He dreamt about Sherlock every night. Sometimes just a glimpse of him – long coat, turned up collar – in a theatre, or front row at Cirque du Soleil or singing hymns at Sunday service – or at any of the hundred other places Sherlock would never have been caught dead. Even John saw the irony in that.  

Other nights, Sherlock played the violin for him – improbable snippets of Disney tunes – Spoonful of Sugar, sometimes Beauty and the Beast. Once Moriarty joined in, his voice high and thin, the words indecipherable.

The dreams he hated most – the ones that left him a sweating, shaking mess when he woke – were the ones in which Sherlock was just Sherlock. Laughing or drinking tea. Sitting across the table from him at Angelo’s eating pasta. Trailing his open hand behind him on the way to the bedroom. “C’mon, John. I’m about to have my way with you.” That’s when he knew it was a dream, even while it was happening.

“John?” Ella prompted. “Do you dream about Sherlock?”

“No. Never.” He knew he’d said it too quickly, too abruptly. “Look, I’m . . . I can’t. Not yet.” His face burned with embarrassment, like a schoolboy caught cheating. He stood quickly and grabbed his coat. “Sorry . . . I’ve got to go.”

He was halfway to the corner when he noticed it. He tried shaking it off – it was probably just a cramp from her damn uncomfortable chair – only it didn’t go away. Not that night and not the next morning.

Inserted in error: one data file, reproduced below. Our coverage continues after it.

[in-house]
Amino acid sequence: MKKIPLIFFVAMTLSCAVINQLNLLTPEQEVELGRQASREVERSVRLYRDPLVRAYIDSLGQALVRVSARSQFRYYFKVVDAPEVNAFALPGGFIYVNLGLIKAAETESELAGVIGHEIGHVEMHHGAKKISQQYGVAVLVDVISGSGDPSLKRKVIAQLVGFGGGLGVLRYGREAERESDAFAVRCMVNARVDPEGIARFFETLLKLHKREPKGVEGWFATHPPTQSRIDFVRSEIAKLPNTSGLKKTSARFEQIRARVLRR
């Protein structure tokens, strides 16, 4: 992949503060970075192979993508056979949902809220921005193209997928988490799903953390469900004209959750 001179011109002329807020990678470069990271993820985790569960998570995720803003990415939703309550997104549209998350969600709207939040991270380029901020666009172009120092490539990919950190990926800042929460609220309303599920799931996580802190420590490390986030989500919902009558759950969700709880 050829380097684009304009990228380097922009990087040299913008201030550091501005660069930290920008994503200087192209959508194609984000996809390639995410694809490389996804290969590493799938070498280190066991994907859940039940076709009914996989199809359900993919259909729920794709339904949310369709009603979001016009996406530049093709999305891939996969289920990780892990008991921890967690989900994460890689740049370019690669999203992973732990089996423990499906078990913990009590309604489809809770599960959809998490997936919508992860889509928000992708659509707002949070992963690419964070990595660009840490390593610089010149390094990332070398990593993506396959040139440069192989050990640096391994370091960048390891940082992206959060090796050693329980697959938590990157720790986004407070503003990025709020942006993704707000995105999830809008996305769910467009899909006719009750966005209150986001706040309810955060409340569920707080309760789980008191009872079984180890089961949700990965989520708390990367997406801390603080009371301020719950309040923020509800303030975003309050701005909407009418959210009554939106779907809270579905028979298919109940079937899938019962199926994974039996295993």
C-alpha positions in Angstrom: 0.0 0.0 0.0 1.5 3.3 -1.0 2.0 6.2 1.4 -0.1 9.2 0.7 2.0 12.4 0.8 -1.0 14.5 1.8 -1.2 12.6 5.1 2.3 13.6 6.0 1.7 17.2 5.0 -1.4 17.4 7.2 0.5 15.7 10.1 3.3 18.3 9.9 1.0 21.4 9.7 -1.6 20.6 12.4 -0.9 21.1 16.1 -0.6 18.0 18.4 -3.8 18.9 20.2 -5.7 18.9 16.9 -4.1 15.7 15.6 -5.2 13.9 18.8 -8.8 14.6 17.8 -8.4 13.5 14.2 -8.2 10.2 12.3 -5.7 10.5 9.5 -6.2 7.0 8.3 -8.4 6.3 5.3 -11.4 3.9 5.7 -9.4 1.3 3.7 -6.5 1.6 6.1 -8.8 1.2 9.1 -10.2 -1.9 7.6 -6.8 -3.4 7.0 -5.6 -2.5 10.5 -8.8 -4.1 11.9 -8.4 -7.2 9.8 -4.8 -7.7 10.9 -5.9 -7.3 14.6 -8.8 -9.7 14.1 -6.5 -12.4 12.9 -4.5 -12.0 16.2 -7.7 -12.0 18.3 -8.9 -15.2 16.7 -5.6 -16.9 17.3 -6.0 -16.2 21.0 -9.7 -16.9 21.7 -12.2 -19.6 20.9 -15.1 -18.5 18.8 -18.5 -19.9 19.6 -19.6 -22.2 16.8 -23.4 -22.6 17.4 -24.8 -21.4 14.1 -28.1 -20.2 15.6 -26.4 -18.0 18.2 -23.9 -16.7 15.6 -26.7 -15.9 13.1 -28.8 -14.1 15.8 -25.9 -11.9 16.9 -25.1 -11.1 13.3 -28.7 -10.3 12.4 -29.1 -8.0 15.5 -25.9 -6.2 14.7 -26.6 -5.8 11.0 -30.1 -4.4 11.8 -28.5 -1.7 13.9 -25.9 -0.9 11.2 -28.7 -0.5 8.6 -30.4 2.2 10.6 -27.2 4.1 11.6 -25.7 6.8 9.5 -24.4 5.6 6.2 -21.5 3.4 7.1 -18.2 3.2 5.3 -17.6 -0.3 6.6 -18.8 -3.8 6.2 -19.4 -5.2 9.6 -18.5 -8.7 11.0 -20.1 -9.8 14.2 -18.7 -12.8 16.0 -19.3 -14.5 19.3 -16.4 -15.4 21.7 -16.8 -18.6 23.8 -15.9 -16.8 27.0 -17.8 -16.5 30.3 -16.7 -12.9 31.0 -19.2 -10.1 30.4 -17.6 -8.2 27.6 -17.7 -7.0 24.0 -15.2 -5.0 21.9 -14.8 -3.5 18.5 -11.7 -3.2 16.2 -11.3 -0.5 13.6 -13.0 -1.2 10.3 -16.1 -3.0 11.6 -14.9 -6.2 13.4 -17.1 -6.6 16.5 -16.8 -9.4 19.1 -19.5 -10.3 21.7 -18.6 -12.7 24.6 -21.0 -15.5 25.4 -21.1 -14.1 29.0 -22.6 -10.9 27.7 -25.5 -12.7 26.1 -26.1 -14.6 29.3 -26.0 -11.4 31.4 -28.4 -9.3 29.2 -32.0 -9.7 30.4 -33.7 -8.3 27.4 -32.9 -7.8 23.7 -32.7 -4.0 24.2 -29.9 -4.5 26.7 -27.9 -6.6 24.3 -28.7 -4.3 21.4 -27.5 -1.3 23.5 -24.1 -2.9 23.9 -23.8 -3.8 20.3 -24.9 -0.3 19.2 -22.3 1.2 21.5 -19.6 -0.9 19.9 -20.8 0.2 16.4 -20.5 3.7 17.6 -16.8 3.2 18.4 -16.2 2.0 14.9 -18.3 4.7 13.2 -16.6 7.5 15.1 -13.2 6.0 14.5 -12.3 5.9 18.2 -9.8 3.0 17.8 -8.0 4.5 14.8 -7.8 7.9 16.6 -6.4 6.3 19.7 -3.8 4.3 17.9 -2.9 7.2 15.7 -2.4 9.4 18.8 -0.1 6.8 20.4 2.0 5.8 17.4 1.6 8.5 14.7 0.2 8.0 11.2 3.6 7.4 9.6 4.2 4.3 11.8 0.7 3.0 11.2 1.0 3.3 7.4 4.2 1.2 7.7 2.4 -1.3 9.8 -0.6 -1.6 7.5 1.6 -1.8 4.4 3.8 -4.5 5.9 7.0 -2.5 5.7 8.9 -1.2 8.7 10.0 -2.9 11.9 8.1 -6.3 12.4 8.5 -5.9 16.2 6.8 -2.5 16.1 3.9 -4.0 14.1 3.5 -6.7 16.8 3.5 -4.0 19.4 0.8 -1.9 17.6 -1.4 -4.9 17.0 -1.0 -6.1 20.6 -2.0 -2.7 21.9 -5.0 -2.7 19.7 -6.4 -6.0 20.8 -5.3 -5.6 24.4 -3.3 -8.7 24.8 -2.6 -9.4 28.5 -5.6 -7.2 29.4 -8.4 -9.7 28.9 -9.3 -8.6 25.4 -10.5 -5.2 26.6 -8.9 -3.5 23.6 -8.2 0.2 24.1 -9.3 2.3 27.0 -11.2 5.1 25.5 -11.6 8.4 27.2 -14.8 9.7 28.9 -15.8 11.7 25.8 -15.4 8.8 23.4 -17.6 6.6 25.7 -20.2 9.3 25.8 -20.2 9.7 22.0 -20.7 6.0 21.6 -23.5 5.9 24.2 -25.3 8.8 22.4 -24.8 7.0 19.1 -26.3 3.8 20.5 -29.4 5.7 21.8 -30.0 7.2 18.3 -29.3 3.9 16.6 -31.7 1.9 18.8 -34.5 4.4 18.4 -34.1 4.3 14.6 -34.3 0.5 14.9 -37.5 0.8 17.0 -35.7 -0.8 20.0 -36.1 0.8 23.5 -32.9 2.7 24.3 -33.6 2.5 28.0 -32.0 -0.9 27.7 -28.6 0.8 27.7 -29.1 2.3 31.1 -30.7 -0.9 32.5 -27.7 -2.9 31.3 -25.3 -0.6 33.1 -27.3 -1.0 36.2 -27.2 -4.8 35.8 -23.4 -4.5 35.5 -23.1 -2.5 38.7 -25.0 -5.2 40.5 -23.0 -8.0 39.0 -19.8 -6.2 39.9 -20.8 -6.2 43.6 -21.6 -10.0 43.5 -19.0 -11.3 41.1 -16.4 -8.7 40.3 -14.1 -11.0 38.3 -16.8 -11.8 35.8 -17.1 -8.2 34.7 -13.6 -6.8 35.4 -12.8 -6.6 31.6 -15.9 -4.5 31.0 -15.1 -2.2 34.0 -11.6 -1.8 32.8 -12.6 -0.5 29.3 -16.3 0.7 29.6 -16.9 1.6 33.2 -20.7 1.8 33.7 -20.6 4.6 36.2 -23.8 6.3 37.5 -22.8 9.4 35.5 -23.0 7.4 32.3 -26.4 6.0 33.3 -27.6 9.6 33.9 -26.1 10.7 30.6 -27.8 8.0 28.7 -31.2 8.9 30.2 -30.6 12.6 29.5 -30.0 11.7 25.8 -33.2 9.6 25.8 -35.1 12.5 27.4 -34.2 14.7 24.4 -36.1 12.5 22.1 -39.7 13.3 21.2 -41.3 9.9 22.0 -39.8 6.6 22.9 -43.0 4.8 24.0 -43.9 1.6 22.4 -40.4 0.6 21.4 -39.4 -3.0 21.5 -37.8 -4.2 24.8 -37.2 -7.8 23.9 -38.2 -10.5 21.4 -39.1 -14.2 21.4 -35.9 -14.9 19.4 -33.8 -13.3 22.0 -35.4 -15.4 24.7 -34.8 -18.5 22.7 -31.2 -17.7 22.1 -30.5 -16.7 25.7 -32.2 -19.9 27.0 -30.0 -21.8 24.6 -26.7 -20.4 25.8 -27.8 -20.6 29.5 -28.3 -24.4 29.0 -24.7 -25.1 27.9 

The limp – the scarlet letter of everything that was ever wrong with him – was back.




Although he told himself he was done, a week later he found himself back in Dr. Thompson’s office.

“I’m glad you’re here, John,” she told him at the door. If she noticed the limp, she didn’t mention it. “Sit down and we’ll get started.”

He sat and laid the cane on the floor beside him. He had his lie prepared. An elaborate story of tripping over a runaway terrier on his way home from Tesco. Twisted his knee, but he’d be right as rain in no time.

He was almost disappointed when she didn’t ask.

“Let’s begin,” she said. She picked up the pen from the small table beside her and held it over the empty page. “Now, about Sherlock . . .”

“I don’t want to talk about . . . him.”

She sighed and closed the notebook. “I’m sorry, but if I have to listen to one more story about how your wicked sister teased you, or how horrid all the masters at school were, I’ll scream. You came to see me because your best friend – your boyfriend, for crying out loud – threw himself off a building in front of you, so for God’s sake, stop wasting my time and talk about him. Tell me how he liked his tea, or what shows he watched on telly. Anything.” She stood and dropped the notebook on the table. She walked to the window and stared outside, her arms folded in front of her.